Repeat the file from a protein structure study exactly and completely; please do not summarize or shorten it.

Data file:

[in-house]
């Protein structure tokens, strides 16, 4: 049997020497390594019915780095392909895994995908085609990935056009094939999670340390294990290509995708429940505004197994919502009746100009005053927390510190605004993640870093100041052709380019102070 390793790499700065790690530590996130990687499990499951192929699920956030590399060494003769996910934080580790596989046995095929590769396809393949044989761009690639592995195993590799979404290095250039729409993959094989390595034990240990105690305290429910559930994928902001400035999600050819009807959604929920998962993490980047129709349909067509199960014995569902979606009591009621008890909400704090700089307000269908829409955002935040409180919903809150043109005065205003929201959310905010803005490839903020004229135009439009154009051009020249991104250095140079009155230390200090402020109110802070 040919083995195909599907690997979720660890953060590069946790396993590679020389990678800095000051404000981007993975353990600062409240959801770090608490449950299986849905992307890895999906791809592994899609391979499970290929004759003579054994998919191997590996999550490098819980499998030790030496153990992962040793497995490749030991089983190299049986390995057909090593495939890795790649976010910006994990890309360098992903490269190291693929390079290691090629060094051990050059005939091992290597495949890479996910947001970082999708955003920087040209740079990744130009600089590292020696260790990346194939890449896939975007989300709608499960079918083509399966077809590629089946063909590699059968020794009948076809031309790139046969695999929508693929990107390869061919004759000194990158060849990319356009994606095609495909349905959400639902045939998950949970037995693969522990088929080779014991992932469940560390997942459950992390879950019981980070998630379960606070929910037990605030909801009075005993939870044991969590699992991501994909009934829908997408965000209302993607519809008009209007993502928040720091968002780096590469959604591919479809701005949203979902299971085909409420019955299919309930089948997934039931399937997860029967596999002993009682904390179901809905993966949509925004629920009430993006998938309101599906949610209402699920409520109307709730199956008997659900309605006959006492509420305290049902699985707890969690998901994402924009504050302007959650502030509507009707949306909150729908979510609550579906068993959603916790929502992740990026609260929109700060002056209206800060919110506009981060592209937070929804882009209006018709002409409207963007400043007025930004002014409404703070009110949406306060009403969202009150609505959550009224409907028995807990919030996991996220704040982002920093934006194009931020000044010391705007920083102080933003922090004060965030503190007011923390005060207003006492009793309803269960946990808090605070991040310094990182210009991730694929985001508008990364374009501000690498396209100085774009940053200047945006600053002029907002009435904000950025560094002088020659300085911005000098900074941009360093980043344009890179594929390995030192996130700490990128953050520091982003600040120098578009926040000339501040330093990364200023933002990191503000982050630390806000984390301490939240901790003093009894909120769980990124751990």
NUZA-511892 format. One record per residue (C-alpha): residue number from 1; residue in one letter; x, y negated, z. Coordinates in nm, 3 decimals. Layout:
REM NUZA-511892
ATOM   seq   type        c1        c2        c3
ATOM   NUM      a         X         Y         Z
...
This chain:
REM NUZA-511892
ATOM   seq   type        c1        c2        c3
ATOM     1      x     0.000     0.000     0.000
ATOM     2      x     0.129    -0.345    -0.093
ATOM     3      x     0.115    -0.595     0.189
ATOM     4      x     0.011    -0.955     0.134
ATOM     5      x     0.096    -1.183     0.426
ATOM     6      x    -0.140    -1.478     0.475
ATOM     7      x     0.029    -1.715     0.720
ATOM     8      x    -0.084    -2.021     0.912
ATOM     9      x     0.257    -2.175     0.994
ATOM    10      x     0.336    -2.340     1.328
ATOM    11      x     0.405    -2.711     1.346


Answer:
[in-house]
């Protein structure tokens, strides 16, 4: 049997020497390594019915780095392909895994995908085609990935056009094939999670340390294990290509995708429940505004197994919502009746100009005053927390510190605004993640870093100041052709380019102070 390793790499700065790690530590996130990687499990499951192929699920956030590399060494003769996910934080580790596989046995095929590769396809393949044989761009690639592995195993590799979404290095250039729409993959094989390595034990240990105690305290429910559930994928902001400035999600050819009807959604929920998962993490980047129709349909067509199960014995569902979606009591009621008890909400704090700089307000269908829409955002935040409180919903809150043109005065205003929201959310905010803005490839903020004229135009439009154009051009020249991104250095140079009155230390200090402020109110802070 040919083995195909599907690997979720660890953060590069946790396993590679020389990678800095000051404000981007993975353990600062409240959801770090608490449950299986849905992307890895999906791809592994899609391979499970290929004759003579054994998919191997590996999550490098819980499998030790030496153990992962040793497995490749030991089983190299049986390995057909090593495939890795790649976010910006994990890309360098992903490269190291693929390079290691090629060094051990050059005939091992290597495949890479996910947001970082999708955003920087040209740079990744130009600089590292020696260790990346194939890449896939975007989300709608499960079918083509399966077809590629089946063909590699059968020794009948076809031309790139046969695999929508693929990107390869061919004759000194990158060849990319356009994606095609495909349905959400639902045939998950949970037995693969522990088929080779014991992932469940560390997942459950992390879950019981980070998630379960606070929910037990605030909801009075005993939870044991969590699992991501994909009934829908997408965000209302993607519809008009209007993502928040720091968002780096590469959604591919479809701005949203979902299971085909409420019955299919309930089948997934039931399937997860029967596999002993009682904390179901809905993966949509925004629920009430993006998938309101599906949610209402699920409520109307709730199956008997659900309605006959006492509420305290049902699985707890969690998901994402924009504050302007959650502030509507009707949306909150729908979510609550579906068993959603916790929502992740990026609260929109700060002056209206800060919110506009981060592209937070929804882009209006018709002409409207963007400043007025930004002014409404703070009110949406306060009403969202009150609505959550009224409907028995807990919030996991996220704040982002920093934006194009931020000044010391705007920083102080933003922090004060965030503190007011923390005060207003006492009793309803269960946990808090605070991040310094990182210009991730694929985001508008990364374009501000690498396209100085774009940053200047945006600053002029907002009435904000950025560094002088020659300085911005000098900074941009360093980043344009890179594929390995030192996130700490990128953050520091982003600040120098578009926040000339501040330093990364200023933002990191503000982050630390806000984390301490939240901790003093009894909120769980990124751990």
NUZA-511892 format. One record per residue (C-alpha): residue number from 1; residue in one letter; x, y negated, z. Coordinates in nm, 3 decimals. Layout:
REM NUZA-511892
ATOM   seq   type        c1        c2        c3
ATOM   NUM      a         X         Y         Z
...
This chain:
REM NUZA-511892
ATOM   seq   type        c1        c2        c3
ATOM     1      x     0.000     0.000     0.000
ATOM     2      x     0.129    -0.345    -0.093
ATOM     3      x     0.115    -0.595     0.189
ATOM     4      x     0.011    -0.955     0.134
ATOM     5      x     0.096    -1.183     0.426
ATOM     6      x    -0.140    -1.478     0.475
ATOM     7      x     0.029    -1.715     0.720
ATOM     8      x    -0.084    -2.021     0.912
ATOM     9      x     0.257    -2.175     0.994
ATOM    10      x     0.336    -2.340     1.328
ATOM    11      x     0.405    -2.711     1.346